The autumn statement? We’re well into December and it’s brass monkey weather here at FactCheck towers, but let’s not quibble about the name.
The chancellor, George Osborne, gave the nation the kind of upbeat take on the strength of the recovery designed to warm the cockles of the heart.
Labour says ordinary voters are being left out in the cold, and falling living standards mean it doesn’t feel like a recovery to most people.
As ever, the devil was in the detail and FactCheck was on the hunt for half-truths, lies and spin.
“So today we set out in detail the largest package of measures to tackle tax avoidance, tax evasion, fraud and error so far this parliament. Together it will raise over £9bn over the next five years.”
We’ve got one little problem with this, and one big one.
The forecast of a £9bn windfall for the exchequer includes various measures gathered under two titles: “avoidance, tax planning and fairness” and “fraud, error and debt”.
The total amount of money the government expects to claw back from all these policies does come to just under £9bn, but some of the measures have little to do with clamping down on illegally or morally dubious behaviour.
One change included here is the decision to make foreign investors pay capital gains tax on sales of UK property.
It may or may not be a good policy, but it’s got nothing to do with tax avoidance or evasion. The foreigners who didn’t pay the tax before weren’t breaking the law or doing anything underhand.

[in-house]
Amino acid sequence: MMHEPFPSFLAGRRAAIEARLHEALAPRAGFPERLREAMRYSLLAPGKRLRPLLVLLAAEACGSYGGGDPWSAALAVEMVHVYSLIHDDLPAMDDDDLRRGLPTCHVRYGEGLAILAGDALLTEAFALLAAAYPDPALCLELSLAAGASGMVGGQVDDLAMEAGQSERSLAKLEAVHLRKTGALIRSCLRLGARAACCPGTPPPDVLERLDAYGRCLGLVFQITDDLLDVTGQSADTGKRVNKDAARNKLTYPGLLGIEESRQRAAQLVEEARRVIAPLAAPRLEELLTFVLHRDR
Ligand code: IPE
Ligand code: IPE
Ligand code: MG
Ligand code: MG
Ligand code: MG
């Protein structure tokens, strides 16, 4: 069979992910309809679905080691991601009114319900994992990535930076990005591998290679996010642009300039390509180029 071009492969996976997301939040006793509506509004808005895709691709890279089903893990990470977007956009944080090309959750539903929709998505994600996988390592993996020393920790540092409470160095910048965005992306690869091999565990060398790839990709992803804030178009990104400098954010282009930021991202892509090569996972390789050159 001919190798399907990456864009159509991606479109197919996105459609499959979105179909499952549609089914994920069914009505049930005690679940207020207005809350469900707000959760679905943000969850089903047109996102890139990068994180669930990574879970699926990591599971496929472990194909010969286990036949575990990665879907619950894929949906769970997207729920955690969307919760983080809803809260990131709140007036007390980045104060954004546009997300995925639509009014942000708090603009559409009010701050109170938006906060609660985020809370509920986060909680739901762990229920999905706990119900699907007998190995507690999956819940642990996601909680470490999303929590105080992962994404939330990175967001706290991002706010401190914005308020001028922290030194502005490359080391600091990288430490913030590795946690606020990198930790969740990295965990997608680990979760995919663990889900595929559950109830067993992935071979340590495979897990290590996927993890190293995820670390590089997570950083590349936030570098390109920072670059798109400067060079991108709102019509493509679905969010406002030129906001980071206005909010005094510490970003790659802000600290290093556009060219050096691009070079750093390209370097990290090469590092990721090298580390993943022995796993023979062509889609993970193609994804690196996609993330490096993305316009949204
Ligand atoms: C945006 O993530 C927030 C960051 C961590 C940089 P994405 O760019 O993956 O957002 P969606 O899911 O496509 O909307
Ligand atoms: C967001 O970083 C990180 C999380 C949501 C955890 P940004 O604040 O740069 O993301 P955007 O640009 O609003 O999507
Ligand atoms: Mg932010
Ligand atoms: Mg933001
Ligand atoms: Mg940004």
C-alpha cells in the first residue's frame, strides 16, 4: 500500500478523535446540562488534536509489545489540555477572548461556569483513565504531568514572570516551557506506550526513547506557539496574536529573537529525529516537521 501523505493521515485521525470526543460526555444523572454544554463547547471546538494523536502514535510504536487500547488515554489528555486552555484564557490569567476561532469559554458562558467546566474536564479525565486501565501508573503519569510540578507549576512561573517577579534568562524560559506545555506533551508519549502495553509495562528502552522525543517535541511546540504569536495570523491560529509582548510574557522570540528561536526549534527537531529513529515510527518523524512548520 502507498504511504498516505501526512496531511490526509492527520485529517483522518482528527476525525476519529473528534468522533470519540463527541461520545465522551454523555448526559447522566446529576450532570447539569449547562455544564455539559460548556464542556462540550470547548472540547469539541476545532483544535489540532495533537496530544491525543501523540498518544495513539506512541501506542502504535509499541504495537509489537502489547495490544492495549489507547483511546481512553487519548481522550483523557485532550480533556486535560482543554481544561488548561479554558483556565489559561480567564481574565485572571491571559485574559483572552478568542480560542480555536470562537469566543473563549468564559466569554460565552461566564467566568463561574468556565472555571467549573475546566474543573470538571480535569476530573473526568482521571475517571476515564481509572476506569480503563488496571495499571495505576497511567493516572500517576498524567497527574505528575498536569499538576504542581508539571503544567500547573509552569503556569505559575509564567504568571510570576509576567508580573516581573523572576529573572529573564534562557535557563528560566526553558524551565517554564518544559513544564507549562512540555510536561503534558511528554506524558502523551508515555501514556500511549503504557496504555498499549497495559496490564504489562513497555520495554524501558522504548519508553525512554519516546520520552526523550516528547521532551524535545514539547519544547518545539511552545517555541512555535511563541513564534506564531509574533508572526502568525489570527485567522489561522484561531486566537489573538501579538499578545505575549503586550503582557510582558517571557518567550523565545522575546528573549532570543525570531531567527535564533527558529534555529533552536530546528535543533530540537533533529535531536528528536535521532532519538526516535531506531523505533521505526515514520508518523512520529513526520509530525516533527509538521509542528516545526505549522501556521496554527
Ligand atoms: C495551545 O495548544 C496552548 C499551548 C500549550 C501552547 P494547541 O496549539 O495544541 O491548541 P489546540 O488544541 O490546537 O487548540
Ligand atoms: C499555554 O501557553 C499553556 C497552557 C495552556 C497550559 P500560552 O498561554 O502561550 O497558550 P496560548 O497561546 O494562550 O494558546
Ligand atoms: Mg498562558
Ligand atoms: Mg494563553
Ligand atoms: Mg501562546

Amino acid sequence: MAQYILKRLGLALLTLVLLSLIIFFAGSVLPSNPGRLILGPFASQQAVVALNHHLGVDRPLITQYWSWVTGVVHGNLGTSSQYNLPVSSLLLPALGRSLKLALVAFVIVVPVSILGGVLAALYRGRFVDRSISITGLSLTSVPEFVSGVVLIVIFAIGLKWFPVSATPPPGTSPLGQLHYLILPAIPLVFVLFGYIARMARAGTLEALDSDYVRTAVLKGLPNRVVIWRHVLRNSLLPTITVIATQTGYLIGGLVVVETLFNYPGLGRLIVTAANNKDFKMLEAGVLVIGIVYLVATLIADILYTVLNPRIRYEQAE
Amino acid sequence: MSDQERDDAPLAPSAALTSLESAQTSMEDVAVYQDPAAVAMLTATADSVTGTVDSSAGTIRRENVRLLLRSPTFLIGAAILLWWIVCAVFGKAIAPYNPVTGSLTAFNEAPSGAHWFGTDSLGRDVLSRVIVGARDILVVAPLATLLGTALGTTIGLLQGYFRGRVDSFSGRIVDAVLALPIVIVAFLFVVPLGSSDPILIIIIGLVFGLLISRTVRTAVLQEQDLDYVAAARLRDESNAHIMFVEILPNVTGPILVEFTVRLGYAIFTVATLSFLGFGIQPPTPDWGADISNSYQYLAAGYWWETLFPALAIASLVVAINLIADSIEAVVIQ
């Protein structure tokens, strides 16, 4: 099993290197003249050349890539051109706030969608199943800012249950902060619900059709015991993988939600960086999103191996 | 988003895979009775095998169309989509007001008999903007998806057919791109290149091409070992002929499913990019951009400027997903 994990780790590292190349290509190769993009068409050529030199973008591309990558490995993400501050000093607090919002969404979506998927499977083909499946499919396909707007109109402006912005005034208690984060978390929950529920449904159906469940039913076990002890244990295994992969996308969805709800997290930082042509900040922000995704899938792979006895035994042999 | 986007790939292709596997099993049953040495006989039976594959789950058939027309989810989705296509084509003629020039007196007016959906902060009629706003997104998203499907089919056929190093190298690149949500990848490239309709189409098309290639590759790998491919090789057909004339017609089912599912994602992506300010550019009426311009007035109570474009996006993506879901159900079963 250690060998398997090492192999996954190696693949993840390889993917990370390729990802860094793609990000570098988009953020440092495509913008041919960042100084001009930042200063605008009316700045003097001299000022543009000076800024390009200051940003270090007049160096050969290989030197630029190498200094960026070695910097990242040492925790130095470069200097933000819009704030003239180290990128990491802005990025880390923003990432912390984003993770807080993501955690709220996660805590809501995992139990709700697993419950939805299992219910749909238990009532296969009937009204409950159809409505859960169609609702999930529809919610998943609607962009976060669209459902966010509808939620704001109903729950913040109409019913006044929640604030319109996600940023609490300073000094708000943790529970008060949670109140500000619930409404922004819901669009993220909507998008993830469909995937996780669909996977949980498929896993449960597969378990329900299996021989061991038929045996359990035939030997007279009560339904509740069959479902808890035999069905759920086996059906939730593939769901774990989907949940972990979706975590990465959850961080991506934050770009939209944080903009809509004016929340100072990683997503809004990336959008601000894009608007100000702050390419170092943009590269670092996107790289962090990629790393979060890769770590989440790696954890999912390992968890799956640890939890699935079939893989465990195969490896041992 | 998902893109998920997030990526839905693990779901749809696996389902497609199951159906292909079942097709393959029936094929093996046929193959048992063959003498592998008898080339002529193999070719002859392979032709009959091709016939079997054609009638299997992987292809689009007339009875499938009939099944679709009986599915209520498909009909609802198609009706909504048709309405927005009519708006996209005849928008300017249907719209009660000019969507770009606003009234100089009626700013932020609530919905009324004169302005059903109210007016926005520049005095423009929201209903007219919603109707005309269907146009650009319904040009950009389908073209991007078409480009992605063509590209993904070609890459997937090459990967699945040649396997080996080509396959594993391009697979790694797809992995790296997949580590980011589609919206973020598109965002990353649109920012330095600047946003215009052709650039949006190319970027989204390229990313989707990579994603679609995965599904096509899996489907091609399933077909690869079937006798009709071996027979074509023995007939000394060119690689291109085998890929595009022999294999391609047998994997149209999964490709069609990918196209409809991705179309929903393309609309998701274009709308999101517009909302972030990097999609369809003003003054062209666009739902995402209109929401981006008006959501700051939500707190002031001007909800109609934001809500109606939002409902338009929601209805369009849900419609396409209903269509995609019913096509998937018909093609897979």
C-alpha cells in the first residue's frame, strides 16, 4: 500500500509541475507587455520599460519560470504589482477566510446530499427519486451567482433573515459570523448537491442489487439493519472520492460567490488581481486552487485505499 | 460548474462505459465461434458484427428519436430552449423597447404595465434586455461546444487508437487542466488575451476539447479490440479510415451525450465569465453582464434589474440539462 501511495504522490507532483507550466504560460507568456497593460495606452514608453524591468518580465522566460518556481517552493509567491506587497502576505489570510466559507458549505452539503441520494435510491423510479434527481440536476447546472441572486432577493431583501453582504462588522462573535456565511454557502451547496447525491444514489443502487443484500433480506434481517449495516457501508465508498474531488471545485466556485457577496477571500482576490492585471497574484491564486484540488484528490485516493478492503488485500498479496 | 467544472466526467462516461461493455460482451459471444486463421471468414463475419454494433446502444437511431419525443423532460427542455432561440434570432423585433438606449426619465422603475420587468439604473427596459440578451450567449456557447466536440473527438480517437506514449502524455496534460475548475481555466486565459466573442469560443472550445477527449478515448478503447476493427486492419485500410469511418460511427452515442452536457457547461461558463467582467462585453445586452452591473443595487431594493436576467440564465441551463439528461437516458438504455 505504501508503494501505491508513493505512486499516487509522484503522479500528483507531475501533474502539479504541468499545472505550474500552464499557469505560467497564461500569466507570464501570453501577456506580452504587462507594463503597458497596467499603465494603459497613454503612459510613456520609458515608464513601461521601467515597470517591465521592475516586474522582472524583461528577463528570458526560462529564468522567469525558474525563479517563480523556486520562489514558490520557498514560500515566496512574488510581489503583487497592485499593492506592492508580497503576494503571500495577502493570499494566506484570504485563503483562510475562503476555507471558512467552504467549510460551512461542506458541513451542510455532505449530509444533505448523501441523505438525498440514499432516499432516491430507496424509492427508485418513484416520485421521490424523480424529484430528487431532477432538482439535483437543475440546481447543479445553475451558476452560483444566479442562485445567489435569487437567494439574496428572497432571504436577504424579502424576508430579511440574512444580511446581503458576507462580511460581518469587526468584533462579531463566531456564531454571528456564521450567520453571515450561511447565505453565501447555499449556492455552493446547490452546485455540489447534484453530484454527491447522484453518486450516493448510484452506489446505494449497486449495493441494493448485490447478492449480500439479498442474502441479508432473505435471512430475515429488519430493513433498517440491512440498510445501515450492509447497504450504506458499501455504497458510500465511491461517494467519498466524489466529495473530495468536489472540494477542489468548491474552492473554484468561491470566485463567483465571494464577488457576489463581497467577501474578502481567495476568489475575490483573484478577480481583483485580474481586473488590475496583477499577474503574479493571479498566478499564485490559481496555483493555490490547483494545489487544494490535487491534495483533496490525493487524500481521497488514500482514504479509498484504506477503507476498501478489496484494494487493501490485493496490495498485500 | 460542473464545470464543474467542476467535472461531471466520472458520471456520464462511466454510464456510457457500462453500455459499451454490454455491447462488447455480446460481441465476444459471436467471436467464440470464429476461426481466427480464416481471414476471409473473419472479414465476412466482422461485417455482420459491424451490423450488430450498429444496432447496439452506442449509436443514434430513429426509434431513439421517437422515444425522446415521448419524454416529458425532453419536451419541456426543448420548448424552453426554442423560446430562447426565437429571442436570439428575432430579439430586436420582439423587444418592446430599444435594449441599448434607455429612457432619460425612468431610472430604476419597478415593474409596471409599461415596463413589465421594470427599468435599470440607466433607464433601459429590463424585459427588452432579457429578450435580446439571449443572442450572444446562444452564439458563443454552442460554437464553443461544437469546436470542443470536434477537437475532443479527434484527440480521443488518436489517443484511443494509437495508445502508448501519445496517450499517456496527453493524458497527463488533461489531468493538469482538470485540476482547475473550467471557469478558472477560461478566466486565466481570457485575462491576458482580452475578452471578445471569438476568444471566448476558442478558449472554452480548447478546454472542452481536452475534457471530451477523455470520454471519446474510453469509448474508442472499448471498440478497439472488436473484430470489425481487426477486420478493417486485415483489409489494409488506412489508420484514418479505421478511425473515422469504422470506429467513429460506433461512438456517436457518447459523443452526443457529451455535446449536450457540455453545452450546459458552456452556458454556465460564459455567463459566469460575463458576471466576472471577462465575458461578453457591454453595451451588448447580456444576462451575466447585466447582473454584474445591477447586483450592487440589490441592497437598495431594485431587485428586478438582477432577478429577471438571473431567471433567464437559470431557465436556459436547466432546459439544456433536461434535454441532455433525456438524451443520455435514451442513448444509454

In fairness, today’s documents do break down the £9bn headline figure to make it clear that only £6.8bn is expected to come from “tax avoidance and evasion” specifically, and £3.5bn will come from “the richest”, thanks to the closing of various loopholes that let tax planners abuse the rules.
Fair enough. But the official papers also confirm what we found out in October: that an agreement with the tax authorities in Switzerland to get hold of unpaid UK tax stashed secretly in offshore accounts has failed to recoup anything like as much money as we hoped it would.
In autumn last year Mr Osborne thought the Swiss deal would bring as much as £5.3bn to UK government coffers over six years. Now that has been revised down to just £1.9bn.
It’s thought a similar deal in Liechtenstein could outperform expectations.
But we are still likely to be down overall to the tune of several billion pounds, putting today’s announcements on tax evasion in a less flattering context and casting some doubt on predictions of future revenue.
A difficult one to call, as we have already seen.
Basically, when Labour talks about a “cost of living crisis”, it means inflation is rising faster than wages.
That is true: prices went up faster than wages in almost every month since David Cameron became prime minister in 2010.
But Mr Osborne doesn’t want to narrow the debate down to wages, rightly or wrongly. He’s using a broader measure – real household disposable income (RHDI) – which includes other streams of income like benefits, interest from savings and share dividend payments.
This measure of income fluctuates pretty wildly, and you can pretty much say what you like about it, depending on when you want to start counting.
RHDI did grow in latest period we know about (the second quarter of 2013), making Mr Osborne arguably right to say that it “is rising” as we speak.
But over the last two quarters we know about, income was down 0.1 per cent.
If you want to compare the latest four quarterd of data with the previous four, there was a fall in household income, making the chancellor wrong. But if you compare the latest full year of results, 2012, with 2011, income is up and he’s right again.
So Mr Osborne isn’t really walking on solid concrete here. Having said that, the figures don’t really support Labour’s assertion that there’s been a collapse of living standards either.
Technically true, although we shouldn’t crack open the champagne yet.
Data weaknesses mean that “ever” doesn’t mean very much here, and however you look at it, the number of disadvantaged students getting to university is improving at a snail’s pace.
See here for the full story.
By Patrick Worrall